During the school year I work at sporting events most evenings from just before suppertime until 9 or 10 at night. When I first started in the field I made a decision that I would not allow the concession stand to become my second kitchen. Think about it, you CAN find something passable for healthy almost anywhere...except a concession stand. In junior high I used to love taking my dollar and getting a 8 oz fountain pop and candy bar (yes, back in the day). Oh, I loved concession stands. Ball games. Roller skating. Softball practice. So I knew in my adult life that because I would be surrounded almost nightly with this unhealthy option, I needed to stay away. And even though I've struggled with a lot of unhealthy eating, I've pretty much stuck to my "rule" that I won't eat from a concession stand. Sure, there are exceptions, but I would guess it has been less than 5 times the past year, and those were usually due to thirst.

But my kids...that's another story. They quite quickly caught on to the fact that a ball game = a candy/popcorn store on site. And while I don't want them to have too much junk, I also know that popcorn will keep a three year old occupied for about half of a basketball game. My kids are even so keenly aware of the sport/concession stand connection that they were both disappointed to learn that there is not a concession stand open during practice.

Tomorrow night we start a new era in our life. Annika (5) has her first softball game. We have entered the world of sports (or at least a different type of involvement). Which also means we've entered a world where kids are given credit at the concession stand after the game. I have to say from a health standpoint, this concept just befuddles me. We have rising rates of childhood obesity due in part to sedentary lifestyles. Organized sports is a way children can actually be active, but then we "reward" them with candy or soda of which the caloric content is greater than the calories actually expended on the field. It just makes me uncomfortable. Like our dentist giving kids sugary gumballs after their checkup (true story).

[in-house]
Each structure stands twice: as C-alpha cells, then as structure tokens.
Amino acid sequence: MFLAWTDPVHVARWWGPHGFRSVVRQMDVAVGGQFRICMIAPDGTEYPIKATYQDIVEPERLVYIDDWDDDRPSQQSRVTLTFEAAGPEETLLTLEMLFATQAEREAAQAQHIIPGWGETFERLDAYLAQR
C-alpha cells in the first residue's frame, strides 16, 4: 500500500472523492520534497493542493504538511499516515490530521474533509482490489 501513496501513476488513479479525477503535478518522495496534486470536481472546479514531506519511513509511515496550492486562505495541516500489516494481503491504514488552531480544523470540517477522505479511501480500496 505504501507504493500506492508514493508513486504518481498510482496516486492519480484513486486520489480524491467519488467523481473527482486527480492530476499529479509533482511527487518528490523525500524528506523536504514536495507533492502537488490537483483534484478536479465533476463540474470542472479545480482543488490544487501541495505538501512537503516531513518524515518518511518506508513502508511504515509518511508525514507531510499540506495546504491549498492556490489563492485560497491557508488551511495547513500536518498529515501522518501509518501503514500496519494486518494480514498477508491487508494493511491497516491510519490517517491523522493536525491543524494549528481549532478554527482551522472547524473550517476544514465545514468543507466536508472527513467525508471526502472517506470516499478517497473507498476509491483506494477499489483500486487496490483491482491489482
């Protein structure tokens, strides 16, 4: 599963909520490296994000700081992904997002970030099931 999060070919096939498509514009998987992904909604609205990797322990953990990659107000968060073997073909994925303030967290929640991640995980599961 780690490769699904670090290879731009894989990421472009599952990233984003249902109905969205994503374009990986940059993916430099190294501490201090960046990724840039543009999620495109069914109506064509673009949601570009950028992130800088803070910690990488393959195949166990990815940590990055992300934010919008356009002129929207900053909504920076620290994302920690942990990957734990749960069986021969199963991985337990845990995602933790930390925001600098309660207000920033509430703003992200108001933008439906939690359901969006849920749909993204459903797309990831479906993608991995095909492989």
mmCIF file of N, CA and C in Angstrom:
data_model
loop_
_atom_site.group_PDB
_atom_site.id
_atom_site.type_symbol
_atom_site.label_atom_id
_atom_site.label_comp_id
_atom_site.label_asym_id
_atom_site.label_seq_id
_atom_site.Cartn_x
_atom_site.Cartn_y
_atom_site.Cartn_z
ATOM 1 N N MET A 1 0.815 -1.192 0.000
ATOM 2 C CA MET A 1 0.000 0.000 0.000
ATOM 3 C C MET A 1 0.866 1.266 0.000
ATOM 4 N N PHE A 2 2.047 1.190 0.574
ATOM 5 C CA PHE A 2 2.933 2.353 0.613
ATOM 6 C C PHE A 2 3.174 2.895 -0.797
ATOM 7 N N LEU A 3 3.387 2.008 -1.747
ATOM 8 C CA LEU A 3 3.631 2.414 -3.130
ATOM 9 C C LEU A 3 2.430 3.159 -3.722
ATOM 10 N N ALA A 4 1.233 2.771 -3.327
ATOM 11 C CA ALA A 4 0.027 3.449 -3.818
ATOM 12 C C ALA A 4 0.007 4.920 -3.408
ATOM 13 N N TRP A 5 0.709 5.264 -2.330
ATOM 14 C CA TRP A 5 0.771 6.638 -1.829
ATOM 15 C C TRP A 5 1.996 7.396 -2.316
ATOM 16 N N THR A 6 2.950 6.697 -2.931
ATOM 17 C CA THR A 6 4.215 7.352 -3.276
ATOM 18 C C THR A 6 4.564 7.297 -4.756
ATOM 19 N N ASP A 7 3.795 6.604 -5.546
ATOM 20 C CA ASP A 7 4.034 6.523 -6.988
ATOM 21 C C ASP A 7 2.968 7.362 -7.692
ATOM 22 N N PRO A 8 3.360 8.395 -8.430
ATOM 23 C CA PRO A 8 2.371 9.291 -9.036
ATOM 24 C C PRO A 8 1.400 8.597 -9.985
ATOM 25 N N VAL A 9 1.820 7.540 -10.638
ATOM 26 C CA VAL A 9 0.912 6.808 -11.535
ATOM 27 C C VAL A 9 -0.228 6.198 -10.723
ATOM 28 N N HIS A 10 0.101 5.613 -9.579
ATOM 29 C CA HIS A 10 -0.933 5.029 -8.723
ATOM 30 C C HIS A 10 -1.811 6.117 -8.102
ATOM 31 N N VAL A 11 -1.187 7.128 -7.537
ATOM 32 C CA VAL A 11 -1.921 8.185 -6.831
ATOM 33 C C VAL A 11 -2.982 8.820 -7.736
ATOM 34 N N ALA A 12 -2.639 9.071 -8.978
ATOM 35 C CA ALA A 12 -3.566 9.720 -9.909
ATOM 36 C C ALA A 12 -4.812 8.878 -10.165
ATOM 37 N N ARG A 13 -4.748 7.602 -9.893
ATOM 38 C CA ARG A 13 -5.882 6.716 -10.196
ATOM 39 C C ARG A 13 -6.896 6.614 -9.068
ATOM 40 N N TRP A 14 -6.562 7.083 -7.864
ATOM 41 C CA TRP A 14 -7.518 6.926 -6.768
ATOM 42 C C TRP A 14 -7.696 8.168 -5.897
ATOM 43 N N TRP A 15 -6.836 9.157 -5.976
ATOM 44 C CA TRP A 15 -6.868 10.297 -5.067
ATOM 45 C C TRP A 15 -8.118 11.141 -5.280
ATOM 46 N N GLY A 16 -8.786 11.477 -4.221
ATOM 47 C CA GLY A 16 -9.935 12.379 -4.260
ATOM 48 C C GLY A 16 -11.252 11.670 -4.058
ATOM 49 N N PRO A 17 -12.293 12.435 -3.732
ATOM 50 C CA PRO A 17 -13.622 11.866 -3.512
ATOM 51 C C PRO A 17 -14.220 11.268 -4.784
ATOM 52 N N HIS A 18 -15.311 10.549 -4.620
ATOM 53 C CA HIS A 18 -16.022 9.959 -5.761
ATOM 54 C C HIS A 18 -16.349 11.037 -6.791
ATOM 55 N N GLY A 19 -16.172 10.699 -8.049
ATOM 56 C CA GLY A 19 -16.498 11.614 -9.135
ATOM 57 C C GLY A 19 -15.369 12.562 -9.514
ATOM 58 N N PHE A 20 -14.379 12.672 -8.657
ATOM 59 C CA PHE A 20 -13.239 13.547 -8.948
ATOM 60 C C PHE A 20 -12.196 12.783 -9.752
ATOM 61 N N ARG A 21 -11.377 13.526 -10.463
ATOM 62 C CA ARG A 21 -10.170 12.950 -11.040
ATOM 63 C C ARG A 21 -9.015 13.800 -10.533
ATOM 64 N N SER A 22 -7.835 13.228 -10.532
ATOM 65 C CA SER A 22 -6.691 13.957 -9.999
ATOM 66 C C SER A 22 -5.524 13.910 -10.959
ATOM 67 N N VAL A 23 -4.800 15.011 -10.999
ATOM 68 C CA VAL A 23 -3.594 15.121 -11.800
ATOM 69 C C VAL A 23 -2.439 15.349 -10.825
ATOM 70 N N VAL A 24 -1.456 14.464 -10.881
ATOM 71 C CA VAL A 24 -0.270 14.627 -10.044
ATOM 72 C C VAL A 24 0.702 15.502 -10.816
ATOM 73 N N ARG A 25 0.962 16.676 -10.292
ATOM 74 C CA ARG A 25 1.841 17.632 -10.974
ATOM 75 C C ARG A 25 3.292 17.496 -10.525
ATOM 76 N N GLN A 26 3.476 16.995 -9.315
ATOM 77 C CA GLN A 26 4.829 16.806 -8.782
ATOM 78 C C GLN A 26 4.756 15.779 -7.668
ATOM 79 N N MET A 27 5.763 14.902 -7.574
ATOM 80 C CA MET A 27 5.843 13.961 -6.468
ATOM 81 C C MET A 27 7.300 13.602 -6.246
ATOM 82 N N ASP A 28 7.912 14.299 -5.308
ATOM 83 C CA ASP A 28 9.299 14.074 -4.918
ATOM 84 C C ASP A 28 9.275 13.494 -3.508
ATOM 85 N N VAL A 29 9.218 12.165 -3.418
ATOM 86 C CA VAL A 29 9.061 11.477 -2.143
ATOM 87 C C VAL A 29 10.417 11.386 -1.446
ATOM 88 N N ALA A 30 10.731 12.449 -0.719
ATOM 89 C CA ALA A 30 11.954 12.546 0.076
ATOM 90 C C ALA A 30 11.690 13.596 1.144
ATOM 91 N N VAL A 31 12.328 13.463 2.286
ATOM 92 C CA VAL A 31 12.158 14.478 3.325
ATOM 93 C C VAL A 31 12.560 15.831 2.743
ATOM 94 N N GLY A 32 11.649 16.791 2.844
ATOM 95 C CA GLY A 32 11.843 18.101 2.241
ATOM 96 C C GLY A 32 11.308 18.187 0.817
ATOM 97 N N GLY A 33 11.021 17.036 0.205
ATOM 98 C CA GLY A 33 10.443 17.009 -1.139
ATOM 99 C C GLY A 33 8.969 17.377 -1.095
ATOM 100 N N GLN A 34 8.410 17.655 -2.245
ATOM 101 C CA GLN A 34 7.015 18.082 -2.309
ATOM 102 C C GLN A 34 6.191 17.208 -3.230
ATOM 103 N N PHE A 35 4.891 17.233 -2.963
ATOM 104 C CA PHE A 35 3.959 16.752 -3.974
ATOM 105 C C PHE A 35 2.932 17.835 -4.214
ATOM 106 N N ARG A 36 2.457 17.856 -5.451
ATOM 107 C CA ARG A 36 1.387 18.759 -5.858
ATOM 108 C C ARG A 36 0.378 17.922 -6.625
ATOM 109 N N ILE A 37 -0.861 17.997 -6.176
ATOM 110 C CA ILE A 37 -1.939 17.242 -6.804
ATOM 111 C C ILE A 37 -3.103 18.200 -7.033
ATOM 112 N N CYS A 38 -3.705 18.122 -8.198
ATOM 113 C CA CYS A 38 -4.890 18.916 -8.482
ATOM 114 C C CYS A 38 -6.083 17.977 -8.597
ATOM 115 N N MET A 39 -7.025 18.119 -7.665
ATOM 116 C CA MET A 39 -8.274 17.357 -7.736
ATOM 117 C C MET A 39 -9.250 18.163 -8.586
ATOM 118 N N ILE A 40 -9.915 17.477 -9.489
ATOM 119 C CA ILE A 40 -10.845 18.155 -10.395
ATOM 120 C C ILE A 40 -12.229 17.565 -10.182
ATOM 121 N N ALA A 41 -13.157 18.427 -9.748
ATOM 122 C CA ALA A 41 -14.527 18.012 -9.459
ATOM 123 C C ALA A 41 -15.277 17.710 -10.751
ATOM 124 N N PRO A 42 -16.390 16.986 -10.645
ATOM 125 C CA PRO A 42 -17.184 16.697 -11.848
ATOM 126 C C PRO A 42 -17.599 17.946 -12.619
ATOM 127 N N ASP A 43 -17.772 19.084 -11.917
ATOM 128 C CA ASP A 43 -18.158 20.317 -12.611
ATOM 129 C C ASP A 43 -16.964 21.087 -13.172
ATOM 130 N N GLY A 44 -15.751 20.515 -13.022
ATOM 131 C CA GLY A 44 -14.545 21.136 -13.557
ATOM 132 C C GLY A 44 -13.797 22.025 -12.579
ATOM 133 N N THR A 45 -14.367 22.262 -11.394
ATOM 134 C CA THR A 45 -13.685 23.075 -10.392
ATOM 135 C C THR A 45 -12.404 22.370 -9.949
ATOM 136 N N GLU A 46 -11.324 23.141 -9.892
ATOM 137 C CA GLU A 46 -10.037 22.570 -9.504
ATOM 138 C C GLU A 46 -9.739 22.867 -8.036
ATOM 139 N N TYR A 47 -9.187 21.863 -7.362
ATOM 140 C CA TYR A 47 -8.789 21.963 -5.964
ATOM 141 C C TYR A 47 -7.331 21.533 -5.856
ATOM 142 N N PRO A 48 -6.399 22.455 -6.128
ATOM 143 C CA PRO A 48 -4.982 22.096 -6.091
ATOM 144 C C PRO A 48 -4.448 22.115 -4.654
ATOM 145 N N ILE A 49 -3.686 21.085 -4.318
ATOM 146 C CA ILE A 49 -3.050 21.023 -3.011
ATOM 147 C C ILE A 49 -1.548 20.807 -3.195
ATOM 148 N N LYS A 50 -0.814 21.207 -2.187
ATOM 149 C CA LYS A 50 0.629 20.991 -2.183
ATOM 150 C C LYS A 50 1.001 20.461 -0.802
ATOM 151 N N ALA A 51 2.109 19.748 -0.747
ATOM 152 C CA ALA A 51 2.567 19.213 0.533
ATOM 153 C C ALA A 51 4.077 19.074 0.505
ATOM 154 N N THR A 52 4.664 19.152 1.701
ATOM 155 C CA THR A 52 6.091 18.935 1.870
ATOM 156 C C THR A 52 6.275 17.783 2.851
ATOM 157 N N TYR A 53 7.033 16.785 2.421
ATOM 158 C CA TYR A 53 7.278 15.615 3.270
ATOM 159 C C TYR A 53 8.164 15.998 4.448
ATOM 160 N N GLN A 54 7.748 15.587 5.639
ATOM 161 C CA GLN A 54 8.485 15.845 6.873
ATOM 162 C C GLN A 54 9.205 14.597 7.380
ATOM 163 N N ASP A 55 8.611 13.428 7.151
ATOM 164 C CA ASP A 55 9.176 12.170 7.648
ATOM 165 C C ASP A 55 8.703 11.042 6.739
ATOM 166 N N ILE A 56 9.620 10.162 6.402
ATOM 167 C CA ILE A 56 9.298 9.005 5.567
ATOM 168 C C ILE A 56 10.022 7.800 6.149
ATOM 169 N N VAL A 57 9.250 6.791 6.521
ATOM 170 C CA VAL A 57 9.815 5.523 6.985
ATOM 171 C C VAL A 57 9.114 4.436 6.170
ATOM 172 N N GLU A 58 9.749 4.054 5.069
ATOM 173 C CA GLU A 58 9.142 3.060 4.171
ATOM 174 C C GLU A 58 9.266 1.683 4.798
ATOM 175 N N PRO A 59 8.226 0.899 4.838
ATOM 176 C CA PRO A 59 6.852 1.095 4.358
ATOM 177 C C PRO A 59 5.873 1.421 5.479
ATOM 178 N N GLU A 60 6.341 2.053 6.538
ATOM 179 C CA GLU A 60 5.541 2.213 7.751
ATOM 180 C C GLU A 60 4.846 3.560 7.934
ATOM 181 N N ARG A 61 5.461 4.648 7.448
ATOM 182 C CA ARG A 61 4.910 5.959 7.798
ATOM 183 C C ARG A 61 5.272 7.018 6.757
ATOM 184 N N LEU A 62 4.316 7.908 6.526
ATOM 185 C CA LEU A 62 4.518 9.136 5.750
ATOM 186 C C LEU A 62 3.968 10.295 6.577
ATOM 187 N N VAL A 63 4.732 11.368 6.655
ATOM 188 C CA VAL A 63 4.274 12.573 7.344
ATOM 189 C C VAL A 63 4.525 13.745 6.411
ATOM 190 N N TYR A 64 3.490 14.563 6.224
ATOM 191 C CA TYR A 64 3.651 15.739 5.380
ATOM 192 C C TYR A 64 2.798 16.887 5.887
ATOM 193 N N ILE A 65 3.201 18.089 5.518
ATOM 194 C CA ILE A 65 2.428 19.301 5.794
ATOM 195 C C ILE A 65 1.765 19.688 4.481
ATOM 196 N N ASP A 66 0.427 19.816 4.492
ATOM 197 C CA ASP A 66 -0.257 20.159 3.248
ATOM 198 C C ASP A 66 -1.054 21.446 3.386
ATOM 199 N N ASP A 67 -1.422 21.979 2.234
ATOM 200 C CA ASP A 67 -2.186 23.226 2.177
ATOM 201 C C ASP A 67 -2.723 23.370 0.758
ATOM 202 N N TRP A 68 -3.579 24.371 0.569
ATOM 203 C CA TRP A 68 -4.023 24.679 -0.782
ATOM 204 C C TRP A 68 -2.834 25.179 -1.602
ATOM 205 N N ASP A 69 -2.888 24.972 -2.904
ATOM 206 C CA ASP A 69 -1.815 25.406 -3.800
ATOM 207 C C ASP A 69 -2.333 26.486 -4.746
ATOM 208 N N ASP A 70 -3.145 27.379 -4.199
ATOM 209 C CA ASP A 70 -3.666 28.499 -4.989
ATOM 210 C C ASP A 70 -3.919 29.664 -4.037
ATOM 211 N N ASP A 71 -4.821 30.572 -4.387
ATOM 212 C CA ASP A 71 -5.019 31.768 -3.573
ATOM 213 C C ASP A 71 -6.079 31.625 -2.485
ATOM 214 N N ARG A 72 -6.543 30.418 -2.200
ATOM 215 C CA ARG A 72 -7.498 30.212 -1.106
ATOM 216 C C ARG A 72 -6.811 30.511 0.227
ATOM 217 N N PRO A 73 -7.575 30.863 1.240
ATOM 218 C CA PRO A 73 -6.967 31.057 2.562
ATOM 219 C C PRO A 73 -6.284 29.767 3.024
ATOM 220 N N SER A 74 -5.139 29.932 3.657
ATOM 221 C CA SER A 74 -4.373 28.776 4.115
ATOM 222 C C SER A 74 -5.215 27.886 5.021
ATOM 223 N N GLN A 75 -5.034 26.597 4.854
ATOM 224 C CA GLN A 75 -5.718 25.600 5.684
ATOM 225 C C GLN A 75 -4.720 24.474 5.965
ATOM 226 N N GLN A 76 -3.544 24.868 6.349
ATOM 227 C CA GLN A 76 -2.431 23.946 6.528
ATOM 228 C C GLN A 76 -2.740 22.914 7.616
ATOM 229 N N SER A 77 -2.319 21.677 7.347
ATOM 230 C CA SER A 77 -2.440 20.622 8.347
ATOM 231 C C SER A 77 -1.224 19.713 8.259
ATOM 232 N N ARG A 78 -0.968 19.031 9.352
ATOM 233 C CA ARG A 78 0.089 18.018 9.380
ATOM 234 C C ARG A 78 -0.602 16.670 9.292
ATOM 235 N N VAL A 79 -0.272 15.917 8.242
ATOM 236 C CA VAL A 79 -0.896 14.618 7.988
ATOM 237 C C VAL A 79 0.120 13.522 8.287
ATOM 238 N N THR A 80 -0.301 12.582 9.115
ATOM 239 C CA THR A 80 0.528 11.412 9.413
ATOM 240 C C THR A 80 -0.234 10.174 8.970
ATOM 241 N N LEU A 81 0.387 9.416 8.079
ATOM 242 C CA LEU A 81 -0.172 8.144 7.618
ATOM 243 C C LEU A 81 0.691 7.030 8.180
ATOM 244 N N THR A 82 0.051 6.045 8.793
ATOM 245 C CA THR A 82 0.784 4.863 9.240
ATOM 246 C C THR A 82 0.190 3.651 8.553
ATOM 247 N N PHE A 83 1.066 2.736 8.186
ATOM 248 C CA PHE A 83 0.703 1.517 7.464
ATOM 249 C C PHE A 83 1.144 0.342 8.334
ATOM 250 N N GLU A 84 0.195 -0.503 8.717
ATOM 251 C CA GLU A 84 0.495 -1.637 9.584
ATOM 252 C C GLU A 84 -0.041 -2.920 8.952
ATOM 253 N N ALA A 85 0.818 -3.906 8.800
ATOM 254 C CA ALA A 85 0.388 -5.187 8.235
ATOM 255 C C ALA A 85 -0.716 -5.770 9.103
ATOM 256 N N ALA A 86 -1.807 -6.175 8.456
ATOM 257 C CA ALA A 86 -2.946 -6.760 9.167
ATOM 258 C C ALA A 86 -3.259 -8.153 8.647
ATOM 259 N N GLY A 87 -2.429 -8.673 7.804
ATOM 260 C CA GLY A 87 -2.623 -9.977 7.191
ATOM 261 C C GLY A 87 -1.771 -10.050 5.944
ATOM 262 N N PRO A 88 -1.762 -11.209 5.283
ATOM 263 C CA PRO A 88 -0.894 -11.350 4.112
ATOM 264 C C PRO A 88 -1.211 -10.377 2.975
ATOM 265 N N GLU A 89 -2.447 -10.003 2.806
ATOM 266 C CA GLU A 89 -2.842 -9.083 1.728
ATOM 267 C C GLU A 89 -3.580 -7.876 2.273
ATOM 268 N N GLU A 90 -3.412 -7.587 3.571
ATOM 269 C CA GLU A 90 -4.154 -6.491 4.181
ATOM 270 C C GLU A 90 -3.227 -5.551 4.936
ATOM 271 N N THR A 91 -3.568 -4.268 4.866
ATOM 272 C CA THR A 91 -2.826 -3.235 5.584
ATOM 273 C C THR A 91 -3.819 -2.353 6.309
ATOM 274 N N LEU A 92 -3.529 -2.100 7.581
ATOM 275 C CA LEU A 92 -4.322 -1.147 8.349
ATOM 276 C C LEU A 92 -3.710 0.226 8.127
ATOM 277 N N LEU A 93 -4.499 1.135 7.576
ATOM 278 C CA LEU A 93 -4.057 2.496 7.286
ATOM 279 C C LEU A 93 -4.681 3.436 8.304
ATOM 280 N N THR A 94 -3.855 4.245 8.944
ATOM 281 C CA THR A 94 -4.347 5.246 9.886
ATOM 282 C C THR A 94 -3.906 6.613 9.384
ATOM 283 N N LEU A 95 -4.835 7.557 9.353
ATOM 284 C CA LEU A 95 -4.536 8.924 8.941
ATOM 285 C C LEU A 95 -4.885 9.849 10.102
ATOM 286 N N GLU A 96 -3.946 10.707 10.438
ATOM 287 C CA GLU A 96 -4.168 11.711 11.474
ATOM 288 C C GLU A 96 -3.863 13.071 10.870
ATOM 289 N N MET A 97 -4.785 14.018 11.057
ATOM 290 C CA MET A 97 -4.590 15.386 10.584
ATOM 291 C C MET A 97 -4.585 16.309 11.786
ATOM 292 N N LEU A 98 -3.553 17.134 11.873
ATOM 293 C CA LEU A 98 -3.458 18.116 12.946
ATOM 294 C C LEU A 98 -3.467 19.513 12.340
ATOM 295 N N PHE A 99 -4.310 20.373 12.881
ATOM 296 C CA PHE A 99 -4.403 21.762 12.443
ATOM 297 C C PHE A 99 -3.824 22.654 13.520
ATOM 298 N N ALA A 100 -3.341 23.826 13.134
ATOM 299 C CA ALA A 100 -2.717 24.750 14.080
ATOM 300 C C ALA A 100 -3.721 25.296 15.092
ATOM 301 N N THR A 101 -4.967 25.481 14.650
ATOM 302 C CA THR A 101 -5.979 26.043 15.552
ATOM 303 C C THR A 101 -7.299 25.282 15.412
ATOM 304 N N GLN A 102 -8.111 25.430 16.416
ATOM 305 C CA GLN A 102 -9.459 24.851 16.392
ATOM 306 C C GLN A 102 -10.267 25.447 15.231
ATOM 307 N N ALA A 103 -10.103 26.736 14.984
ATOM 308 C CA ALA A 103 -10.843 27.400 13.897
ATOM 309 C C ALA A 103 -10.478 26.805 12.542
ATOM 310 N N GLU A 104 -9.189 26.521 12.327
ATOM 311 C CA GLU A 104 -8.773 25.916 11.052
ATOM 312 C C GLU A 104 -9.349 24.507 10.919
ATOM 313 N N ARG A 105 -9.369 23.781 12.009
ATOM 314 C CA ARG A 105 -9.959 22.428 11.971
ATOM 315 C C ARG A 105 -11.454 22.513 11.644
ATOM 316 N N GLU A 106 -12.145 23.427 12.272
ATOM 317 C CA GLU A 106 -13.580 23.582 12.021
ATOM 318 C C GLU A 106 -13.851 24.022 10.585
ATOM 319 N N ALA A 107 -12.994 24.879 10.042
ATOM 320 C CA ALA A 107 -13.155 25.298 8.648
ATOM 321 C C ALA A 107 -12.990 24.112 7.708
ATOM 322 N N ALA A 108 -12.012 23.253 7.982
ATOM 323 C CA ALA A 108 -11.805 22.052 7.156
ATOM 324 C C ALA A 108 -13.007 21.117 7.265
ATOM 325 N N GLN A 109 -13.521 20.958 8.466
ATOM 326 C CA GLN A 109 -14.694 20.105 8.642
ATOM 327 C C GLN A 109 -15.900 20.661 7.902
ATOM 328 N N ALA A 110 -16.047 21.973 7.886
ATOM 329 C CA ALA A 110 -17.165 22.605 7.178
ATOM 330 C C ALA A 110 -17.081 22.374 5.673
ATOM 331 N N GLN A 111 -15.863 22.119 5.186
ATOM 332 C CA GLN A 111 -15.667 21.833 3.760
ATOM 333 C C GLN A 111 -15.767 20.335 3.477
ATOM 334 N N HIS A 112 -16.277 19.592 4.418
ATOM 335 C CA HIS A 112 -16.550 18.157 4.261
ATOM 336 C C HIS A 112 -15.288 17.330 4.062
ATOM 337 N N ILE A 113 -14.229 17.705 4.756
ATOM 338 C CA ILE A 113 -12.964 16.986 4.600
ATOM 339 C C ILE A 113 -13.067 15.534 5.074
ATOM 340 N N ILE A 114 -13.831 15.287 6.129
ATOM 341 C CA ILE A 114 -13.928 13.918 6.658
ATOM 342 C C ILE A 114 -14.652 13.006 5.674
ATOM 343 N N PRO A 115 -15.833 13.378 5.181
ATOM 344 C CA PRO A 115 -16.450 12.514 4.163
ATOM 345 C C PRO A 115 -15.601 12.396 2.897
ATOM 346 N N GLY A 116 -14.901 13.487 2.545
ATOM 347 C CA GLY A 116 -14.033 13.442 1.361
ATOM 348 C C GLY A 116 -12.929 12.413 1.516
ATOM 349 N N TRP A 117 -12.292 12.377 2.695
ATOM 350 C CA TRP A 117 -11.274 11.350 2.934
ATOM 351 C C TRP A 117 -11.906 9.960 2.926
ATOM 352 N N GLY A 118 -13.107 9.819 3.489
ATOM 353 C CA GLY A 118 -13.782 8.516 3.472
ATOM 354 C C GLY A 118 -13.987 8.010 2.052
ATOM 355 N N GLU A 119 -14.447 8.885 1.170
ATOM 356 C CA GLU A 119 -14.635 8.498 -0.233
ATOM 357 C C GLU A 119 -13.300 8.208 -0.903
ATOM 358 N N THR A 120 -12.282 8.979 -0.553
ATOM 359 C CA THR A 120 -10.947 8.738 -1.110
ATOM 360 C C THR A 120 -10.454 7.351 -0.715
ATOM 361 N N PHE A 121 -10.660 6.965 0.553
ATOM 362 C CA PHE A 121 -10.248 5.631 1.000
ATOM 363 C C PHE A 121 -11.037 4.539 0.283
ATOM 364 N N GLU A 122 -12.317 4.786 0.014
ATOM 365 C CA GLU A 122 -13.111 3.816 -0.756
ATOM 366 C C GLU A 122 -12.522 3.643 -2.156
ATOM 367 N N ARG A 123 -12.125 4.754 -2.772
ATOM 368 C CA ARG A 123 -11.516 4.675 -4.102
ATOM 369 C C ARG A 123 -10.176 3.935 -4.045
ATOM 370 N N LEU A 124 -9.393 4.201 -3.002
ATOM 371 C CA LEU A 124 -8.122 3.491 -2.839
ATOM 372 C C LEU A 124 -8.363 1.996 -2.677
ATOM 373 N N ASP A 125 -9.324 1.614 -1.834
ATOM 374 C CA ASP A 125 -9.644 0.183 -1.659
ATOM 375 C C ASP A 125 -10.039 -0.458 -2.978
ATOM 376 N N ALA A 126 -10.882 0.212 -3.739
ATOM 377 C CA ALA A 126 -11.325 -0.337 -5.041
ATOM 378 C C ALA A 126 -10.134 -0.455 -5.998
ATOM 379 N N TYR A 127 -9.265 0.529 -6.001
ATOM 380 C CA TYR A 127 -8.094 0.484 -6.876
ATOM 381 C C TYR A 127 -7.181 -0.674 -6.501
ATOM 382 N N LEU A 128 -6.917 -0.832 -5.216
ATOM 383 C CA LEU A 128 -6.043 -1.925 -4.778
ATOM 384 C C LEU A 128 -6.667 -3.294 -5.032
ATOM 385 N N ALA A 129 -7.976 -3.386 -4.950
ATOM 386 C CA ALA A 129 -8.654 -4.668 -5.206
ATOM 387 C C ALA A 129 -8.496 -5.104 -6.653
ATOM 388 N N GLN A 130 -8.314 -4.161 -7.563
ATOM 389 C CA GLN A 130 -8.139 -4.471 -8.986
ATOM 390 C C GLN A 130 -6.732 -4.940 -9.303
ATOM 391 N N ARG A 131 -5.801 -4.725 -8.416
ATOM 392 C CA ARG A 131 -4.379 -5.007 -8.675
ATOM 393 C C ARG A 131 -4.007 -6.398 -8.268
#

So am I going to be the mean parent and not let my kid get candy? No. Even though I've said this month we're eating only whole foods, I'll let them get something from the concession stand. And maybe because they're eating about 80-90% whole foods I won't feel so guilty. But I do know if we continue in the world of sports, I will try to be the one that always brings water and healthy food so our family doesn't have supper at "Restaurante de Concession."

Sunday, June 3, 2012

Day 3: Challenges

Midway through day 3 of TRYING to remove processed foods from our family menu. And to say I underestimated the influence of processed foods in our life would be an understatement. It's actually very similar to how I've been eating, with the exception of having to cut out my diet soda (I'm trying not to think about that) and artificial sweeteners for my yogurt and coffee. But my family is a completely different story. While they all eat fruits and vegetables, I'm realizing just how much we relied on processed foods for the convenience and cost for a big part of the family menu. It definitely takes more time and effort to have fresh items for breakfast and snacking. Here are the biggest challenges we've had:

Social situations. Day 1 we had a wedding (although I loved that they had fresh veggies, cheese, and fruit as part of the menu...but we also enjoyed the turtle cake). Day 2 we had lunch with family. I never, ever, ever, ever want to become a food snob...where people feel like they have to make sure they cater to the way I prefer to eat (or, at least that I'm convincing myself that I prefer to eat that way). And I also don't want to pack my own meal, although in a potluck situation I'd be sure to bring something fresh.

A picky 3 year old. My five year old will try most foods and will fully embrace almost anything. She's adventurous. She's willing to try what's in front of her. My three year old on the other hand seems to know only one word at the dinner table...YUK! It almost doesn't matter what it is or if he's had it before, he takes some coaxing to try things, even things he's eaten and enjoyed before. So he's been much more of a challenge. On day 1 he even refused to eat the yogurt popsicle that prior to that he loved. I'm not giving up on him, but it does take a little extra effort to make sure that I have things he'll eat...boiled eggs instead of the omlettes we had for lunch, individual raw veggies versus a salad, etc.